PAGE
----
Pulaski woman picked as convention delegate

PULASKI — A local college student has been given the opportunity to experience what she describes as an event of “historic magnitude.”
From Aug. 25 through Aug. 28, Elizabeth Chitwood, 22, of Pulaski, will serve as one among 54 Virginia delegates at the Democratic National Convention in Denver, Colo.
Chitwood’s journey to Denver began this past May when she, along with three other people from the Ninth Congressional District in Virginia, which stretches from Bristol to Roanoke, were elected to attend the convention.
Chitwood explained that two female delegates in support of Hillary Clinton, along with one male delegate in support of Clinton and one male in support of Barack Obama were chosen in the Ninth District. Chitwood was one among the two females in support of Clinton, and noted that even though Clinton has dropped out of the presidential race, she is still bound to vote for her on the first ballot that is cast.
During the week of the convention, Chitwood will attend breakfast/morning meetings with state delegation, will attend daily Democratic caucus and council meetings at the Colorado Convention Center, followed by evening speeches and events at the Pepsi Center.
On the closing night of the convention, Chitwood, along with more than 70,000 other people, will witness Obama accept the Democratic presidential nomination at Invesco Field at Mile High, which is the home field for the Denver Broncos.
“It’s definitely going to be an experience that I will not ever forget,” Chitwood said.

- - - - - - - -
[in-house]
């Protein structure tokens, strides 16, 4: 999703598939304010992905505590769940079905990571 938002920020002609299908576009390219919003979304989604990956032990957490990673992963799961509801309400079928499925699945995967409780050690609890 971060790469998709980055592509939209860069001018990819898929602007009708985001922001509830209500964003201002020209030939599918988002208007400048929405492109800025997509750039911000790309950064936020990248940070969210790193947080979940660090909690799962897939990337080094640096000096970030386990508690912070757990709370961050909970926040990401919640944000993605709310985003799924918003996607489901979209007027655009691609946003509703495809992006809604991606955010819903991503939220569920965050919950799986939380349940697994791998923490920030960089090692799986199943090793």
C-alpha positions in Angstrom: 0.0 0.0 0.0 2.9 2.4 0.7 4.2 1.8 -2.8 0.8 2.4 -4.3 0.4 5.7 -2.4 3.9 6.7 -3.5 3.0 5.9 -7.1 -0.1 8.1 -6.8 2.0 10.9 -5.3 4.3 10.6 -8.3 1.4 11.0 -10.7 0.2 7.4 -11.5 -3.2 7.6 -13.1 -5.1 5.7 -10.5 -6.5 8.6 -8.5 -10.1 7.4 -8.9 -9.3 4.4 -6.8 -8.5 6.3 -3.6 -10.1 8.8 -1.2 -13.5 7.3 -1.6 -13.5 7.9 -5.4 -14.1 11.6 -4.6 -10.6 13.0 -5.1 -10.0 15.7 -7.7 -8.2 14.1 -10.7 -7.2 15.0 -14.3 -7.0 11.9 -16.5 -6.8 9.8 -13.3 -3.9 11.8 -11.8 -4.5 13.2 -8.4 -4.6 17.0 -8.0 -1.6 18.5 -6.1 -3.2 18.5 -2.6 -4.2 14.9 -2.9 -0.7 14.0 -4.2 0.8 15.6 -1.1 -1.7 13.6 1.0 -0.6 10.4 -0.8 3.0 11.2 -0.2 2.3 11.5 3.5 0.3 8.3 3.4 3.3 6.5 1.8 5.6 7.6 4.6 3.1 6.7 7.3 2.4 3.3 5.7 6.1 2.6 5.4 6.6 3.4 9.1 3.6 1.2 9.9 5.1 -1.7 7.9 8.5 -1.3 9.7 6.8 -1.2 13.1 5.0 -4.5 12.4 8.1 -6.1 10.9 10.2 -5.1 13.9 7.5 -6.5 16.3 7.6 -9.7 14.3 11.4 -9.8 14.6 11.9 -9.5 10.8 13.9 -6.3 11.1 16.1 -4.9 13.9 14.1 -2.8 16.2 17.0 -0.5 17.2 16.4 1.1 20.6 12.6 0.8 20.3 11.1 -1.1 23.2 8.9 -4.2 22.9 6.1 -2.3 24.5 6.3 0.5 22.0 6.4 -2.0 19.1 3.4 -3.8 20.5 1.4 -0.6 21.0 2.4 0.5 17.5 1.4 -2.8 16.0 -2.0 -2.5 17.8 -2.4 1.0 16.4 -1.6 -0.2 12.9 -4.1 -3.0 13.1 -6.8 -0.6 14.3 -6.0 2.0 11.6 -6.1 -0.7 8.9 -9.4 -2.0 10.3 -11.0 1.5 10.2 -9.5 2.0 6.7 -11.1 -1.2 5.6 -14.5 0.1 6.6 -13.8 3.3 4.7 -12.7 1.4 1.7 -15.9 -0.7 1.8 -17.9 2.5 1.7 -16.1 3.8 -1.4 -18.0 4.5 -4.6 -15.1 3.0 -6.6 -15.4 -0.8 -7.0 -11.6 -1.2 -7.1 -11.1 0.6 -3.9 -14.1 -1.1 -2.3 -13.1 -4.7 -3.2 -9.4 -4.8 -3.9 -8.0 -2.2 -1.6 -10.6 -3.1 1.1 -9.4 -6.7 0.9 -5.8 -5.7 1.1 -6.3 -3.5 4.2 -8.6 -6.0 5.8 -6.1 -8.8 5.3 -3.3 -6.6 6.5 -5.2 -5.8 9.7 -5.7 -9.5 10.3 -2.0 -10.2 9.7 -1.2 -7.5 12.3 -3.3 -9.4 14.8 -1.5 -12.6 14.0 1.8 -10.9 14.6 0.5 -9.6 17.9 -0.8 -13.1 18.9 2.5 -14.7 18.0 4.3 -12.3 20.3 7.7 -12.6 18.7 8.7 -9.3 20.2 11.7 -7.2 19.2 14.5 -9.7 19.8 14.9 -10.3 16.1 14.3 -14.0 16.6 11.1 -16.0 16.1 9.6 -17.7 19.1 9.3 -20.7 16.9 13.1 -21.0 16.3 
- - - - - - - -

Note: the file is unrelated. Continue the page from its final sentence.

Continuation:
“Any convention is history in the making,” she added, but with presidential hopefuls like Obama and Clinton and what they have been trying to put together and put forth, “this is going to be history in the making plus more.”
In going to Denver this August, Chitwood, who has been active within the Pulaski County Democratic Party for the past seven years and currently serves as its secretary, will follow in the footsteps of several other Pulaski County Democrats who have attended the Democratic Convention in years past, including Phillip Hawks, Gary Hancock and former Judge Bill Thomas, who attended the 1960 convention as a delegate for John F. Kennedy.
While adults of all ages attend the convention, Chitwood said that as a 22-year-old college student, she believes she will probably be one among a minority of young delegates in attendance.
When she first submitted her intent to be elected to serve as a delegate at the convention, Chitwood said she didn’t think she would be elected.
“A former teacher of mine, Jackie Freeman, suggested I run,” Chitwood said. “I pondered the idea and then decided I didn’t have anything to lose, so I ran.”
While the convention only lasts four days, Chitwood will actually be spending a total of eight days in Denver. She will be traveling solo, so during those four extra days, she plans to “explore” what she expects to be a “very electrifying city.”
Already, Chitwood’s trip to Denver has been expensive, especially when it came to buying a plane ticket, but she said that she has “great supporters in the community helping me out, and I am deeply appreciative for all of their support.”
Chitwood is a 2004 graduate of Pulaski County High School and will graduate from Radford University in May 2009 with a bachelor’s degree in criminal justice.
In the future, she aspires to attend law school.
Currently, she works for the economic development office for the Town of Pulaski.